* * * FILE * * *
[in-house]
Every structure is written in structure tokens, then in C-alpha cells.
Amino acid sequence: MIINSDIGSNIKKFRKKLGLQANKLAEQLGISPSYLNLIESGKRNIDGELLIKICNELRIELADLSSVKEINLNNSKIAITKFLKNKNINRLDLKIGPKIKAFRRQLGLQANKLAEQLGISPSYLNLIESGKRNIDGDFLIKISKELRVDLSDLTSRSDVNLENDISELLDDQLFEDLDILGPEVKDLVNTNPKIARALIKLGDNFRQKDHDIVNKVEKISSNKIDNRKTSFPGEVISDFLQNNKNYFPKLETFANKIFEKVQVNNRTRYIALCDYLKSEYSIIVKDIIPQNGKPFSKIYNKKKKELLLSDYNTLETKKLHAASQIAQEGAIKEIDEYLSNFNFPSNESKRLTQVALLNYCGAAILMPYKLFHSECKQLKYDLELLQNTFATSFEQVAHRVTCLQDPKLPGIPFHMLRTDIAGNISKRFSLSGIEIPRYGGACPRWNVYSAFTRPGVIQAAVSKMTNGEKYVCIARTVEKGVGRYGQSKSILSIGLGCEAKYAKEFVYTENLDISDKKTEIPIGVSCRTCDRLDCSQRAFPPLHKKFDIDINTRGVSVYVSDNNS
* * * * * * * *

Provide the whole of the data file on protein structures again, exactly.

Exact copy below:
[in-house]
Every structure is written in structure tokens, then in C-alpha cells.
Amino acid sequence: MIINSDIGSNIKKFRKKLGLQANKLAEQLGISPSYLNLIESGKRNIDGELLIKICNELRIELADLSSVKEINLNNSKIAITKFLKNKNINRLDLKIGPKIKAFRRQLGLQANKLAEQLGISPSYLNLIESGKRNIDGDFLIKISKELRVDLSDLTSRSDVNLENDISELLDDQLFEDLDILGPEVKDLVNTNPKIARALIKLGDNFRQKDHDIVNKVEKISSNKIDNRKTSFPGEVISDFLQNNKNYFPKLETFANKIFEKVQVNNRTRYIALCDYLKSEYSIIVKDIIPQNGKPFSKIYNKKKKELLLSDYNTLETKKLHAASQIAQEGAIKEIDEYLSNFNFPSNESKRLTQVALLNYCGAAILMPYKLFHSECKQLKYDLELLQNTFATSFEQVAHRVTCLQDPKLPGIPFHMLRTDIAGNISKRFSLSGIEIPRYGGACPRWNVYSAFTRPGVIQAAVSKMTNGEKYVCIARTVEKGVGRYGQSKSILSIGLGCEAKYAKEFVYTENLDISDKKTEIPIGVSCRTCDRLDCSQRAFPPLHKKFDIDINTRGVSVYVSDNNS